Safe-haven flows dominated during the U.S. session after Trump announced his decision to dump the Iran Deal. The franc grabbed most of the risk-off gains while commodity currencies lagged.
- Trump: U.S. will leave Iran nuclear deal agreement
- Trump: Any nation aiding Iran on nuclear deal will also receive sanctions
- Trump: “Ready, willing and able” to negotiate
- U.S. Treasury Secretary Mnuchin: Sanctions in place until there is a deal to stop the nuclear program
- Leaders from Germany, U.K., and France release joint statement on Trump decision
- U.S. NFIB Small Business Index up from 104.7 to 104.8 vs. 106.2 forecast
- U.S. JOLTS job openings at 6.55M vs. 6.02M forecast, 6.08M previous
- U.S. IBD/TIPP Economic Optimism Index up from 52.6 to 53.6 vs. 51.3 consensus
- Canadian housing starts slumped from 225K to 214K vs. 218K forecast
Iran Deal or no deal?
In his much-anticipated speech on the Iran nuclear deal agreement, Trump announced that the U.S. will be calling it quits, despite efforts by European leaders to persuade him otherwise.
Trump maintained that the deal was one-sided and should have never been made in the first place, adding that it isn’t enough to prevent Iran from building a nuclear bomb. He mentioned that there were documents from Israel proving that Iran continued to pursue the nuclear program, so the U.S. government will have a memorandum to reinstate sanctions.
According to Treasury Secretary Mnuchin, these sanctions are going into place immediately and will involve companies with existing businesses in Iran. He also mentioned that the Trump administration will still work on a new and comprehensive deal, with the Donald himself stating:
“Iran’s leaders will say they refuse to negotiate a new deal. That’s fine. I’d probably say same thing. But fact is, they will want to negotiate… I am ready, willing and able.”
Meanwhile, leaders of Germany, France, and the U.K. released a joint statement on Trump’s decision while reiterating their commitment to the Iran Deal, leading to concerns about global tensions.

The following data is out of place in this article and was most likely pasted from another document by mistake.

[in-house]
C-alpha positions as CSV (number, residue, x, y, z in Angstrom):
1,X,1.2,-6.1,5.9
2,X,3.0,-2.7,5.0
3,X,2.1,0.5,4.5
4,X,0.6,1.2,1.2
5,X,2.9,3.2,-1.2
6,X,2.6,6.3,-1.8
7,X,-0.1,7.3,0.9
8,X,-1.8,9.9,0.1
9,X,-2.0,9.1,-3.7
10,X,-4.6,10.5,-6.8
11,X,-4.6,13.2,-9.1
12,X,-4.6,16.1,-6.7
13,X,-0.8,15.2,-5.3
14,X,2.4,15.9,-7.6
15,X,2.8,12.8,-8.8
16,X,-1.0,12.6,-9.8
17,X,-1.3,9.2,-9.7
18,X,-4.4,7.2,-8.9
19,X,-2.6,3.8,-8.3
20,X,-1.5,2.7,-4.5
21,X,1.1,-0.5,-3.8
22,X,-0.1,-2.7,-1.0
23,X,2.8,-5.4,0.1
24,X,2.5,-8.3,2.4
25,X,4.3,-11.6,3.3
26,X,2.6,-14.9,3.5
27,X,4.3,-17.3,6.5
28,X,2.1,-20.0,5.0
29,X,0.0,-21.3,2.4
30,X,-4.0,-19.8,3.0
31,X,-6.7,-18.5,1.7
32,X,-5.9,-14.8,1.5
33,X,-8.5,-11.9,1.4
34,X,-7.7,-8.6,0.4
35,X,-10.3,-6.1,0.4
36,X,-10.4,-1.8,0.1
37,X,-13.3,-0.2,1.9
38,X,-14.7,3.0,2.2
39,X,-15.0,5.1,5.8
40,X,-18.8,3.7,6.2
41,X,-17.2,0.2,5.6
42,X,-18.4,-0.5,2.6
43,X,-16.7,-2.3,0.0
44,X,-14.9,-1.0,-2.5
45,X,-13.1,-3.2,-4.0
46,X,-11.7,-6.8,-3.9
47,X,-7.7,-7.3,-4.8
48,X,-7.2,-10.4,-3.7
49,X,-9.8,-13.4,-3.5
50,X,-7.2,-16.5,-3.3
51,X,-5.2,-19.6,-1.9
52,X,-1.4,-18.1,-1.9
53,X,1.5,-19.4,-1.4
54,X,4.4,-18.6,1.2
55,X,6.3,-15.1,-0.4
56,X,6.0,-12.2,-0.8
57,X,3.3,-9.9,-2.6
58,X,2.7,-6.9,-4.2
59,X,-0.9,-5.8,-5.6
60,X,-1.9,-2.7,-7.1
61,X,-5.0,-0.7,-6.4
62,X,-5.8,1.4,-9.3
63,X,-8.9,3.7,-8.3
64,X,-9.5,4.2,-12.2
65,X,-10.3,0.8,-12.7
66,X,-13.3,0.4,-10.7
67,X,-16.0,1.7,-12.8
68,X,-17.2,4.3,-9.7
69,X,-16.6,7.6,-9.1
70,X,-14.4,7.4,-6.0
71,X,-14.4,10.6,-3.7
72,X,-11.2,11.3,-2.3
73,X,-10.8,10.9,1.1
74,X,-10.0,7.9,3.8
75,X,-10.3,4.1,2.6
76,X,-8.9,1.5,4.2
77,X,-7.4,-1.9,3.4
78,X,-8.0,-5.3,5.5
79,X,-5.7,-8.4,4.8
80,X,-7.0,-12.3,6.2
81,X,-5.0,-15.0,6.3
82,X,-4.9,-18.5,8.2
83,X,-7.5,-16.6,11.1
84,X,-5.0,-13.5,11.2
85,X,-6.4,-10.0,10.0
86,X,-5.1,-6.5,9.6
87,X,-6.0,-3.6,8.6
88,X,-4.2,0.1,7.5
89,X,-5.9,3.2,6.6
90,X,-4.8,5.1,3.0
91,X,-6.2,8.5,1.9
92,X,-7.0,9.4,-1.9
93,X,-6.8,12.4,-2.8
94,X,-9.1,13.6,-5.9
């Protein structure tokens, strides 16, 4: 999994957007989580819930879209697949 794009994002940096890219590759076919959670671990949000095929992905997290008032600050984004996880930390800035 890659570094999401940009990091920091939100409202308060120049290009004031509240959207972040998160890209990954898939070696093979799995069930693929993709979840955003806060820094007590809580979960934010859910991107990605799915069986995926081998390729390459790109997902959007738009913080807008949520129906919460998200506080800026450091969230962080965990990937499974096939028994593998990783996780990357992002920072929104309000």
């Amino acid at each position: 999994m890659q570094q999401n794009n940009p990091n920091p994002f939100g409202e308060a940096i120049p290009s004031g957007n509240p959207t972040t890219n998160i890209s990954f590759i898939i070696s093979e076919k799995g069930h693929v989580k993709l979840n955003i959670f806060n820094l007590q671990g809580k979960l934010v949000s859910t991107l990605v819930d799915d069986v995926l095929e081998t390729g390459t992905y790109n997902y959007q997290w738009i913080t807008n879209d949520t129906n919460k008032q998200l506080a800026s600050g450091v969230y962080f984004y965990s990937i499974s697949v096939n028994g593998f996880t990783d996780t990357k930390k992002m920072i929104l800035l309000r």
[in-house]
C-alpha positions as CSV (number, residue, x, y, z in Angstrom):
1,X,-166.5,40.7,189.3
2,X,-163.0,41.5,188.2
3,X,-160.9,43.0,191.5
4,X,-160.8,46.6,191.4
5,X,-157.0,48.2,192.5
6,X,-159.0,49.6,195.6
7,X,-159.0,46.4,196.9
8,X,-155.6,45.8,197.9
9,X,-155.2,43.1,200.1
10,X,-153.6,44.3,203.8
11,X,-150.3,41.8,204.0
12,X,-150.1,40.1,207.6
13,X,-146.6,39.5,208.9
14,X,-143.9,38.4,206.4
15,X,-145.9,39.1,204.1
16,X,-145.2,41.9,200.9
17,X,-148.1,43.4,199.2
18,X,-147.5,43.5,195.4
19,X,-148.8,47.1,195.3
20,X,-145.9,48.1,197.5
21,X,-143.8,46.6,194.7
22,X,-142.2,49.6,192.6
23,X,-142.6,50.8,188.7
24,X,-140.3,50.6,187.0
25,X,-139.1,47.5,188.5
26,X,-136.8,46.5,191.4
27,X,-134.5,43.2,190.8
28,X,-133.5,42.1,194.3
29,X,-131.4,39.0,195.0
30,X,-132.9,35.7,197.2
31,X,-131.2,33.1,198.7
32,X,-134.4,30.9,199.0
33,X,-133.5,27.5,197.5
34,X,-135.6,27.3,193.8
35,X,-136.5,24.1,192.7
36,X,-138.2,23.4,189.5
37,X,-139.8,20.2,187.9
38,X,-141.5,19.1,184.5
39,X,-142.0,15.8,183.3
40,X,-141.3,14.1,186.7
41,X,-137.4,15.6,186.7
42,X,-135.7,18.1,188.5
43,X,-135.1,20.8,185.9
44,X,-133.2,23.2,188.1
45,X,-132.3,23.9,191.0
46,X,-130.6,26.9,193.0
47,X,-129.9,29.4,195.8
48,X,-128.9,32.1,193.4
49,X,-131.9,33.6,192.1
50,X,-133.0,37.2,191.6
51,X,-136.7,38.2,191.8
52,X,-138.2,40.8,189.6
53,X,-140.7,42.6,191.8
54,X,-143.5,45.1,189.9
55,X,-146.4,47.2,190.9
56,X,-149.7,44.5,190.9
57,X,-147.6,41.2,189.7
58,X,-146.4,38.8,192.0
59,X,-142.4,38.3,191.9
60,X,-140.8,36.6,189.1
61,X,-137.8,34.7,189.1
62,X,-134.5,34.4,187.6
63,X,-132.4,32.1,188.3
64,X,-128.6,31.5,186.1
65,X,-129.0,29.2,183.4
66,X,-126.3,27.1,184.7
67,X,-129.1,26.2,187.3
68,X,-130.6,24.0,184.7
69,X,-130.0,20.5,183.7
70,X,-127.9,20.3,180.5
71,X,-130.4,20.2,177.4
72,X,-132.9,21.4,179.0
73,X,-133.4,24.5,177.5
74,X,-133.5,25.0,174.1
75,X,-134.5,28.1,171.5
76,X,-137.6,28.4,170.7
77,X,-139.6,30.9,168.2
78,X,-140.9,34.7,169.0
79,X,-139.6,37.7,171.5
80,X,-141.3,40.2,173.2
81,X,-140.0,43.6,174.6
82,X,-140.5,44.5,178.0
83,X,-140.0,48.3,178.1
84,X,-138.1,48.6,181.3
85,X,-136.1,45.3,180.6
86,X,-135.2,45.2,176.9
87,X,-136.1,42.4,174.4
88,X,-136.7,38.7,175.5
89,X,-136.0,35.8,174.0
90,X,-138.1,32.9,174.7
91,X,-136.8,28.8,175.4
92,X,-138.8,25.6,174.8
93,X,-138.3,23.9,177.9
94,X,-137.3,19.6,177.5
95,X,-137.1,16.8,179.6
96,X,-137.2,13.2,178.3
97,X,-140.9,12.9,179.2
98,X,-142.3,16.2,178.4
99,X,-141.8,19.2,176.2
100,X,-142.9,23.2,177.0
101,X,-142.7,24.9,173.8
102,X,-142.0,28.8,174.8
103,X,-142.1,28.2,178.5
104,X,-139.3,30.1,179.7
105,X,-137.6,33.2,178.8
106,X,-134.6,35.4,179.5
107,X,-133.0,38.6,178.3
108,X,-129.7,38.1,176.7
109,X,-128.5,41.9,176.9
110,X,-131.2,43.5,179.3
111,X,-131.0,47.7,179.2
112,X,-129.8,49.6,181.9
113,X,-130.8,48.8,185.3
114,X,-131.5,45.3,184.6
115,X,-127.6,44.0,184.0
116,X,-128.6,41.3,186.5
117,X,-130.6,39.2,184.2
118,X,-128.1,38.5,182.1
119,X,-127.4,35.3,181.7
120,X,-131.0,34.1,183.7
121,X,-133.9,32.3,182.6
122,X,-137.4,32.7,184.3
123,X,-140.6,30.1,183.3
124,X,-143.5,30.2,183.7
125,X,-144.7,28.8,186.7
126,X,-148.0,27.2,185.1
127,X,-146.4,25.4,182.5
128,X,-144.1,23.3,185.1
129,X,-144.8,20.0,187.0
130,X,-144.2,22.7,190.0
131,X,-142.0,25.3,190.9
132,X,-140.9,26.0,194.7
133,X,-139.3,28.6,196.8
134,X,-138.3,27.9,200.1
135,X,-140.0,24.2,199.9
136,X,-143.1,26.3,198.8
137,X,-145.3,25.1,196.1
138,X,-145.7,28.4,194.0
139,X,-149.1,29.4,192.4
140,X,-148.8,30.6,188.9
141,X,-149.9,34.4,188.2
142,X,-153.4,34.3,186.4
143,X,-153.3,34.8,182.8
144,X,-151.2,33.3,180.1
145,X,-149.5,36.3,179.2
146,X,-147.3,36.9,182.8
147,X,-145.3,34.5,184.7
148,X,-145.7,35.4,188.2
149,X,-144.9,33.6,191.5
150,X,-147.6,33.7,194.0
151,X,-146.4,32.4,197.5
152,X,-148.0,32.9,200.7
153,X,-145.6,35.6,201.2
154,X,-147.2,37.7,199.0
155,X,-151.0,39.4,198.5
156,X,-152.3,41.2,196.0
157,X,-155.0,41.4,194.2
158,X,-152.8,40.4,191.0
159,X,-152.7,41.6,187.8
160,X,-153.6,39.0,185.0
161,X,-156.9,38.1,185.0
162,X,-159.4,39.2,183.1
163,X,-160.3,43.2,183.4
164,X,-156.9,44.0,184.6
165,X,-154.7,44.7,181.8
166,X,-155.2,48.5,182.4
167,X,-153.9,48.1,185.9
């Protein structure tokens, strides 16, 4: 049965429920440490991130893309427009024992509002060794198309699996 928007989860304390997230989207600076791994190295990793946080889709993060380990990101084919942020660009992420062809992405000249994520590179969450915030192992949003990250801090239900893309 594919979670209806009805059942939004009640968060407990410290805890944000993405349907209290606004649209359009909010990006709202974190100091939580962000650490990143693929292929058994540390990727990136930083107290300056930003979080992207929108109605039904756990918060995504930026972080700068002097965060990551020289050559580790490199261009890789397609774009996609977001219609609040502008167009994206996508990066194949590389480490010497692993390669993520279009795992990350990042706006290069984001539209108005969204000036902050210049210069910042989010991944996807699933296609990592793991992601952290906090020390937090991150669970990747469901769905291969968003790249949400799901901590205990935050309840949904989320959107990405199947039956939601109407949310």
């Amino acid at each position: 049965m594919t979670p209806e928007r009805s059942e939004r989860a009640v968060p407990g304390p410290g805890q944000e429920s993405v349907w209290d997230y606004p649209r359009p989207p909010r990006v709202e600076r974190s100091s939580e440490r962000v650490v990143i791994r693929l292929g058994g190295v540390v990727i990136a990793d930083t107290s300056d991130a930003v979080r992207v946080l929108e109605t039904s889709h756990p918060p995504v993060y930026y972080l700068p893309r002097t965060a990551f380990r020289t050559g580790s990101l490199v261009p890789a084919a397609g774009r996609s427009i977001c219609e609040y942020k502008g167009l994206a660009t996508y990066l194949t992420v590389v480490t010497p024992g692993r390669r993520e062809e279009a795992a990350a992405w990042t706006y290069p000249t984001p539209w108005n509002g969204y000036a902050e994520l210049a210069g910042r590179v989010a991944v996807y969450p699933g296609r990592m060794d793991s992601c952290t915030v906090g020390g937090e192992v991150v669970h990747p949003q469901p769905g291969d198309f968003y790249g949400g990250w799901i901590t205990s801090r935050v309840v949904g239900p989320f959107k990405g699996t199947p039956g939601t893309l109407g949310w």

Risk aversion returns
Commodities and higher-yielding assets were already in a weak spot in the earlier session, and the risk-off flows accelerated during the New York hours.
- Gold is up $1.05 to $1,315.00 per troy ounce
- WTI crude oil retreated $1.02 to $69.72 per barrel
Although the prospect of the U.S. walking away from the Iran Deal initially propped crude oil higher, analysts suspect that a “buy the rumor, sell the news” scenario came into play and led to profit-taking off these speculations.
Major Market Mover(s):
The Swiss franc held on to its gains from earlier in the day and went for more as Trump’s announcement drove a flight to safety.
GBP/CHF slipped to a low of 1.3522, AUD/CHF is down to .7458, CHF/JPY slumped to 109.12, CAD/CHF dropped to a low of .7522, and EUR/CHF tumbled to a low of 1.1873.
The comdoll gang took most of the hits from the risk-off flows, with the Loonie getting an additional drag from the dip in crude oil.
AUD/USD slipped to a low of .7433, NZD/USD tumbled to .6955, USD/CAD popped up to a high of 1.2998, EUR/AUD rallied back to the 1.5950 area, EUR/NZD is up to 1.7038, and GBP/CAD rose to 1.7556.
Watch Out For:
- 12:30 am GMT: Japanese average cash earnings y/y (1.1% expected, 1.0% previous)
- Tentative: Australia Westpac consumer sentiment index (-0.6% previous)
- 5:00 am GMT: Japanese leading indicators